Federal Work Study
Federal Work Study provides jobs for undergraduate and graduate students with financial need. This allows students to earn money to help pay education expenses. The program encourages community service work and work related to your course of study. Federal Work-Study wages are at least minimum wage, but may be higher depending on the type of work and the skills required. Your total Federal Work-Study award depends on your level of financial need.
If you are an undergraduate, you'll be paid by the hour every two weeks. If you are a graduate student, you may be paid by the hour or paid a salary. You will receive a check, unless you request that the school direct deposit your check into your bank account. You may use the money to pay for your institutional charges such as tuition, fees, room and board.
Federal Work-Study jobs can be on or off campus. If you work on campus, you'll work for the school. If you work off campus, your employer will usually be a private nonprofit organization or a public agency, and the work performed must be in the public interest. The amount you earn can't exceed your total Federal Work-Study award. When assigning work hours, your supervisor will consider your class schedule and you academic progress.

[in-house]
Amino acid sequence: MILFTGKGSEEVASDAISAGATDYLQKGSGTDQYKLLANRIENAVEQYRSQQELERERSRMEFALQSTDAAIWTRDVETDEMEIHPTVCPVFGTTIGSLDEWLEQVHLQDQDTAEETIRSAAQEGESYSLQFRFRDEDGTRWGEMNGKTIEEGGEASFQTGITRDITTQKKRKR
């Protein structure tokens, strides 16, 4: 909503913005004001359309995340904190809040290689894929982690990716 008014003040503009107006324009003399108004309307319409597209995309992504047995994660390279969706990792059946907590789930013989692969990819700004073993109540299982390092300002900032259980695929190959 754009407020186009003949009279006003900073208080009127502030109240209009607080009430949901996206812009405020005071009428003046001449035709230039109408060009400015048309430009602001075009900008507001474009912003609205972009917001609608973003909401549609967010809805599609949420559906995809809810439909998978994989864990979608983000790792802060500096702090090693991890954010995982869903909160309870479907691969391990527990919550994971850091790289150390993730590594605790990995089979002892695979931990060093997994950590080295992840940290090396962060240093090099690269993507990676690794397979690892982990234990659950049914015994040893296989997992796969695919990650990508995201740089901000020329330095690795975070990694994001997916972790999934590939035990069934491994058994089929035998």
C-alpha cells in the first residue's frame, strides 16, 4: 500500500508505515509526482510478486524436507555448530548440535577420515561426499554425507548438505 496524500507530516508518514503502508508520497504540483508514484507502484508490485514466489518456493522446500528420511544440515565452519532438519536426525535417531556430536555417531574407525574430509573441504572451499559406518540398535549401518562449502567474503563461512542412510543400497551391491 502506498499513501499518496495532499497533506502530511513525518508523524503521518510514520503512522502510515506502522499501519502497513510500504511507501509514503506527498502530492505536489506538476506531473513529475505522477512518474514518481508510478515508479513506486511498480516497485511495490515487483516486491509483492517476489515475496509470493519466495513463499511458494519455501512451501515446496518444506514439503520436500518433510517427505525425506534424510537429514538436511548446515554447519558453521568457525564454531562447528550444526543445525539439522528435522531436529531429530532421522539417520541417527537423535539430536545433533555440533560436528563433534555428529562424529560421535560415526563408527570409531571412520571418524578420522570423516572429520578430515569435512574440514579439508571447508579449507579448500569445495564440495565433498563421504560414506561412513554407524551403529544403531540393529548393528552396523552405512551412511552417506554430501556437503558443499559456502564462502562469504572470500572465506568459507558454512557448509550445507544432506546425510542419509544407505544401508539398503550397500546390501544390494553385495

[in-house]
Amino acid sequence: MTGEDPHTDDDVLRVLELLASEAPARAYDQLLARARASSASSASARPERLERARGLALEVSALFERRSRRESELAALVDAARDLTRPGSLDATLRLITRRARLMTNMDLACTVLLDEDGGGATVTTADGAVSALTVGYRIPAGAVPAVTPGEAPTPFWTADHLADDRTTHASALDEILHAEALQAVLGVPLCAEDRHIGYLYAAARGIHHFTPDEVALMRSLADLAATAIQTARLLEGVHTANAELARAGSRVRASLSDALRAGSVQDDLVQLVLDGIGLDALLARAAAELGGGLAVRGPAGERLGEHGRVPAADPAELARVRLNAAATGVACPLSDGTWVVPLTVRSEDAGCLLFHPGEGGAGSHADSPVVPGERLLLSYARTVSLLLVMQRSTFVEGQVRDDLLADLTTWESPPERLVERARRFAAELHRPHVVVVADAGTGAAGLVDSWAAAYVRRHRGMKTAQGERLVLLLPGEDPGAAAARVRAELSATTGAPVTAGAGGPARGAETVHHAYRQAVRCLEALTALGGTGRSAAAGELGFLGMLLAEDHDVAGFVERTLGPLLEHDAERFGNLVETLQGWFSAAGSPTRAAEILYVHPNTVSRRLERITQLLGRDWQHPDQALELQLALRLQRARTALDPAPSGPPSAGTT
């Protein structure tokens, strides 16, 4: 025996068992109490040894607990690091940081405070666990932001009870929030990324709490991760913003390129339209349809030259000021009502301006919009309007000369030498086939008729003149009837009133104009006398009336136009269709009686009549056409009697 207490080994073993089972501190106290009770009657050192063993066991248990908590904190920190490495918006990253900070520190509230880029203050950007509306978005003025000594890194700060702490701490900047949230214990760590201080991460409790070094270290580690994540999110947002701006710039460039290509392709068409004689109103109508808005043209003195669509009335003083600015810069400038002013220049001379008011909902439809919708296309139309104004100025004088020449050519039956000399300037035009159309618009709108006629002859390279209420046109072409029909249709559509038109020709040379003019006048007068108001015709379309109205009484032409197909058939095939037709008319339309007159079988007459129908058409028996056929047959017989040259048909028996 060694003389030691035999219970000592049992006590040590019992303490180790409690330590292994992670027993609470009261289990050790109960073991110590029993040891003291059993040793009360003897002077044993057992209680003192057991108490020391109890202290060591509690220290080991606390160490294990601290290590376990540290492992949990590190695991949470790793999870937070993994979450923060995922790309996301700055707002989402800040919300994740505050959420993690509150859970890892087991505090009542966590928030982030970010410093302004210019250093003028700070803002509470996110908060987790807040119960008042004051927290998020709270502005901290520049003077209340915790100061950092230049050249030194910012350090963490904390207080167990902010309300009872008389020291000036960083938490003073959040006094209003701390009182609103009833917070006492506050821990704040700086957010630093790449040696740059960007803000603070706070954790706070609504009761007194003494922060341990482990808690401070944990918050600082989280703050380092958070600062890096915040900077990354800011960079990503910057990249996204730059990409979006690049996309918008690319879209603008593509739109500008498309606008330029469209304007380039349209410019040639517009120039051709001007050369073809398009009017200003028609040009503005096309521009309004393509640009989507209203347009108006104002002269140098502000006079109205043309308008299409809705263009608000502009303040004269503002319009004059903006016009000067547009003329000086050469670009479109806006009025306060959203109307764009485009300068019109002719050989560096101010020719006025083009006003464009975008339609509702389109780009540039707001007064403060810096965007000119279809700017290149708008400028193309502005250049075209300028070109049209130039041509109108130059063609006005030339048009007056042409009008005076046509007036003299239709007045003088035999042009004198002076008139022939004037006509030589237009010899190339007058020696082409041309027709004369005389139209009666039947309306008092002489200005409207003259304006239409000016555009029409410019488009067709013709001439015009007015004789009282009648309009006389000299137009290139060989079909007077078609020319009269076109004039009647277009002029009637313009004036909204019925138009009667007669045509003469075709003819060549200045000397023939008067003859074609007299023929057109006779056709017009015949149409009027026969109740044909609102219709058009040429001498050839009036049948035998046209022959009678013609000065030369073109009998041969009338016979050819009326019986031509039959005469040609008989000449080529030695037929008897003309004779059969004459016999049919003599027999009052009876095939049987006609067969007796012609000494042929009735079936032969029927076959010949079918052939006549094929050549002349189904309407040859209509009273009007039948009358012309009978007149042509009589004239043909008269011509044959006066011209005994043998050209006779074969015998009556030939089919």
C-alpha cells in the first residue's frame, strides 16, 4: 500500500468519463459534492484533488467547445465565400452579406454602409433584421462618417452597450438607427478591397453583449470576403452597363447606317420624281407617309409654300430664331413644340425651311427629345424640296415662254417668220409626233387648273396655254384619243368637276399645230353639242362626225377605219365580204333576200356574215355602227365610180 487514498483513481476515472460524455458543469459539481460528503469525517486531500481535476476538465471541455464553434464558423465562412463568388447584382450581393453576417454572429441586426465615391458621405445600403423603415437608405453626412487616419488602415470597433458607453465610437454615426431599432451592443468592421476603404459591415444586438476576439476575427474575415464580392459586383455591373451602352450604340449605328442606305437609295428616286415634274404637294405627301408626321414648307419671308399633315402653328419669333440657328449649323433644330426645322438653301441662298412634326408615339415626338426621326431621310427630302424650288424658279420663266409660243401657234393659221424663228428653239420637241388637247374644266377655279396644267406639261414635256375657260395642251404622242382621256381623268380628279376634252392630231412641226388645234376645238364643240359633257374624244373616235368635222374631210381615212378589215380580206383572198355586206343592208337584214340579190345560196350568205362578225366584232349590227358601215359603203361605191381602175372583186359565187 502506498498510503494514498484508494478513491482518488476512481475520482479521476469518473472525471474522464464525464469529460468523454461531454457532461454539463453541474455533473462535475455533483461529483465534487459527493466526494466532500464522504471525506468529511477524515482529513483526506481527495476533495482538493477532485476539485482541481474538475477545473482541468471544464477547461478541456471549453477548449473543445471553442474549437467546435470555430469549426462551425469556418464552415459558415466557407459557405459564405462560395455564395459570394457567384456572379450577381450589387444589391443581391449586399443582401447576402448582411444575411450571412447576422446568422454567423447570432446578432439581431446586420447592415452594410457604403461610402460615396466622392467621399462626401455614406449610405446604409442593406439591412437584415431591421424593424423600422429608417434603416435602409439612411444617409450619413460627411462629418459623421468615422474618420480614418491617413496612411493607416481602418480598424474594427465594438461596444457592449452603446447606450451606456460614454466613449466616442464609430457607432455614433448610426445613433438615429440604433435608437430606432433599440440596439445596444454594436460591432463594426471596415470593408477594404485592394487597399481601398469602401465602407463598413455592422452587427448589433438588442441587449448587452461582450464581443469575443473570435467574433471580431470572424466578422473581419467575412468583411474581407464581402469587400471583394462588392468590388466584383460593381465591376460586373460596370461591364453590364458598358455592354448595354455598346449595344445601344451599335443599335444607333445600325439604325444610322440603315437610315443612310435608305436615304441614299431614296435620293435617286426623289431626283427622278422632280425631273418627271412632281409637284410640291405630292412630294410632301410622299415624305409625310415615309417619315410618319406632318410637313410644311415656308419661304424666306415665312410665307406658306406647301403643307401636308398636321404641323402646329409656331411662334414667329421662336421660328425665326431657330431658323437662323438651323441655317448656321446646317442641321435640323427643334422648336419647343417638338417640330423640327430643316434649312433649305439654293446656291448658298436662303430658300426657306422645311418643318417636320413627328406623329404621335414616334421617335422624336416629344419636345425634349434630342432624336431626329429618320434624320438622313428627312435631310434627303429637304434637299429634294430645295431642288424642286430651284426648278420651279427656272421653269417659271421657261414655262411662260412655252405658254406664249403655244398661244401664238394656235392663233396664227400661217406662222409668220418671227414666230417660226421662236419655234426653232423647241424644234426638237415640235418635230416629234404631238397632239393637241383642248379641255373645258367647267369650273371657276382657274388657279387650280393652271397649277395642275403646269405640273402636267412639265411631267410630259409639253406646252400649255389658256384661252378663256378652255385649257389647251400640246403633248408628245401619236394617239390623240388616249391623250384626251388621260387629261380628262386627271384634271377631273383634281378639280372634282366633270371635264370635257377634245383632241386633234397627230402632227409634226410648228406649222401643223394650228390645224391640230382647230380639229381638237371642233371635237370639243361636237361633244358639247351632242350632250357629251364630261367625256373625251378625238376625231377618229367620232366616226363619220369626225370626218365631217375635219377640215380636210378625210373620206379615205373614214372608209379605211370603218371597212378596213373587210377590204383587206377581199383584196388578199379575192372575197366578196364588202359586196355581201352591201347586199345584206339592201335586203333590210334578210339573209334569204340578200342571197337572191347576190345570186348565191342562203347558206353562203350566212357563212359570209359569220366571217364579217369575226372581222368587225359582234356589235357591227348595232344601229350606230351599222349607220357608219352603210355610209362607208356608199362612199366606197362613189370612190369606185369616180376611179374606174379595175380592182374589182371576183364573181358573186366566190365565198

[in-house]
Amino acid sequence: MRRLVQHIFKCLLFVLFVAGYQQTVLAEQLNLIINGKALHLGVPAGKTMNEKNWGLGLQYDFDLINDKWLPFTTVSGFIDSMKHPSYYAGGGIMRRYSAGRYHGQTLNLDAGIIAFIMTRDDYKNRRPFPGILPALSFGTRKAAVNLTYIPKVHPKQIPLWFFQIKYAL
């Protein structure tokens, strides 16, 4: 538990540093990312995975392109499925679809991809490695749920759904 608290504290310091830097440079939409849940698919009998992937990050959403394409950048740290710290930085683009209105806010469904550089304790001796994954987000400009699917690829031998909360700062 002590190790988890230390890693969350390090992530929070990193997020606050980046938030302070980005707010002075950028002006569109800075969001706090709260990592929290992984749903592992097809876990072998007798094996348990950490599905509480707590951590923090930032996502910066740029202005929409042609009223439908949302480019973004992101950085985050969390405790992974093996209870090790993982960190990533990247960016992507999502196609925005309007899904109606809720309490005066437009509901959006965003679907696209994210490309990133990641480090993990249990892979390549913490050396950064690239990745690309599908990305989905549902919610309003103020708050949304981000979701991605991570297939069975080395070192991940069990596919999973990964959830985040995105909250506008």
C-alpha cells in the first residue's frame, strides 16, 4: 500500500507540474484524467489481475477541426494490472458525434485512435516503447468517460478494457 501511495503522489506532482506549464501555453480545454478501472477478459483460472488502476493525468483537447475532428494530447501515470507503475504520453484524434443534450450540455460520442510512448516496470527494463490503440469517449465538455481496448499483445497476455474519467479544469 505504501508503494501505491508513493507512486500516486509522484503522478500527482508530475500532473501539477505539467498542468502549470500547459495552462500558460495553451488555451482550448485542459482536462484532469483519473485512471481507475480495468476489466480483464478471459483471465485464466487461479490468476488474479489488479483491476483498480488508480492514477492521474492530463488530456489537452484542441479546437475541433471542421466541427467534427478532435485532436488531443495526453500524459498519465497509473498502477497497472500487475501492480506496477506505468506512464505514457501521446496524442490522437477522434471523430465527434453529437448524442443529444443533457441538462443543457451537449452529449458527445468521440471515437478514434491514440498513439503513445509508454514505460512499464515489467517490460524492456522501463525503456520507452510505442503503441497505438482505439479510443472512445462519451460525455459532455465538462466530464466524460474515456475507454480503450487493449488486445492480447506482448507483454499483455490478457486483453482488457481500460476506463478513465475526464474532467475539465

Policies and Procedures are available for obtaining a Federal Work-Study position for 2007-2008 school year.
Institutional Work Study
The second type of employment is called Institutional Work Study. Institutional jobs are offered by offices around the university that need additional employees. The money earned at the institutional job is not funded by the Federal government like Work-Study employees. The individual departments pay for the employee out of their budget.